I don't know about the availability of perfusion MRI's at the Behcet's Centres of Excellence, but it might be helpful to print out the full color version of the article I gave a link to and discuss it with your neurologist. It's common for Behcet's patients to have "normal" MRI brain scans when evidence of the problem could be found with p-MRI's or SPECT scans.
Headaches in Behcet's can be severe, like vascular migraines, and can cause cognitive (thinking) and balance problems. I suffered from these for years and was treated with migraine medicines, high dose prednisone, Enbrel, Remicade, methotrexate, Cellcept, Imuran, you name it. Caffeine, either via coffee or caffeine pills, are also helpful to shrink swollen brain blood vessels. All these drugs would help somewhat, but the Behcet's migraines kept coming back.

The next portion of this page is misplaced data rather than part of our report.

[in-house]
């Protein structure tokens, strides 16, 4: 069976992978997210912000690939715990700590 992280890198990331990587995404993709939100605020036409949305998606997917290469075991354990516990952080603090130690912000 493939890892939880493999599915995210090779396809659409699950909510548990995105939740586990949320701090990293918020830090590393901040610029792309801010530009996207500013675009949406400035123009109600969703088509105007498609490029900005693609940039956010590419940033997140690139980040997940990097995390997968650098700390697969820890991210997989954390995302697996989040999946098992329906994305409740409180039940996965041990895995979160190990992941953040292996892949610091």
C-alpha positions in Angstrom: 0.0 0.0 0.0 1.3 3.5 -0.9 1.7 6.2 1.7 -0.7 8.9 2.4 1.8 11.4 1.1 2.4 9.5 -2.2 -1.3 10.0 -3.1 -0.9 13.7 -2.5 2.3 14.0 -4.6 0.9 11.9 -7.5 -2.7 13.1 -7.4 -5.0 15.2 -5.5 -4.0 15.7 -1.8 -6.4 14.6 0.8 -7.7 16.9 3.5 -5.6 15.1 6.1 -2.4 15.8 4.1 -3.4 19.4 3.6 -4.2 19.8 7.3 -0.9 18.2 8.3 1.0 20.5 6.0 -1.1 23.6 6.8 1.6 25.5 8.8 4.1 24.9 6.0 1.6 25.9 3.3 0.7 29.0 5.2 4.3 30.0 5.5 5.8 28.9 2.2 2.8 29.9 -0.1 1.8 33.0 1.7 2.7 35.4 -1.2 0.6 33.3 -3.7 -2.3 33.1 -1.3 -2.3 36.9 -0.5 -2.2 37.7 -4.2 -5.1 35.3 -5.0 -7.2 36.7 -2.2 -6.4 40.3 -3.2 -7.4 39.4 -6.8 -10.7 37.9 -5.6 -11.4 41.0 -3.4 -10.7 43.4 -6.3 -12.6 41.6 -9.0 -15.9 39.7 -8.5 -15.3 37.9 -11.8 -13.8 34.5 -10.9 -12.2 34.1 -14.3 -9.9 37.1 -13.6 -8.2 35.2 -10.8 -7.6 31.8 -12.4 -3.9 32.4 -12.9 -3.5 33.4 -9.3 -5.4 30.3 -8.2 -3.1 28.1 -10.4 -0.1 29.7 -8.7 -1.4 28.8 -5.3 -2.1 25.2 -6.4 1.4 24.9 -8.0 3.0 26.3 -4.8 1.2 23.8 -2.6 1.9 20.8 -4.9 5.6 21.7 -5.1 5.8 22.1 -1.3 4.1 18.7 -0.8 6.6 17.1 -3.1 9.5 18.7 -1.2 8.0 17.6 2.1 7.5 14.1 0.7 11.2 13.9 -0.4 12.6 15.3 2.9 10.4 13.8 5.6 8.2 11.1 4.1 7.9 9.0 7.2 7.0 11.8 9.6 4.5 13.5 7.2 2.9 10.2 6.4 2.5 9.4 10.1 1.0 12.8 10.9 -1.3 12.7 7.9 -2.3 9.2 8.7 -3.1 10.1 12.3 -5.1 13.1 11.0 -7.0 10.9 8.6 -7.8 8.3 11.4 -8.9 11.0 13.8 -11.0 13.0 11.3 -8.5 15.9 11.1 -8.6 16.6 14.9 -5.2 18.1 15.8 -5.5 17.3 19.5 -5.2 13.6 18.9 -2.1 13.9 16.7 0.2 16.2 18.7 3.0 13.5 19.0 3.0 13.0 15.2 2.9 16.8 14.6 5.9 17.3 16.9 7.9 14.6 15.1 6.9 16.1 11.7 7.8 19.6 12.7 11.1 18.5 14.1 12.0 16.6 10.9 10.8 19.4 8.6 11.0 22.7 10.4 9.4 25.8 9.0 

My Behcet's headaches struck in the lower back of my head and even made it too painful to rest my head on a pillow. They had a sensation of warmth and the pain would spread up from the back to the top of my head all around, not limited to one side. Mine did not cause photophobia (sensitivity to light) or sensitivity to noise, but sometimes the pain was so bad I also vomited. My neurologist called them "atypical migraines" and agreed that they were caused by my Behcet's even though my MRI's were normal.
When I had these headaches I would become confused and had trouble thinking, talking, and typing on the computer. I could always tell the difference between these Behcet's headaches and my sinus headaches, tension headaches, occipital neuralgia, and exertional migraines. Fortunately after years of on-and-off Behcet's headaches, I get them very infrequently now. Before I developed these severe Behcet's headaches, I was still able to work, but after they began, I was approved for full disability benefits.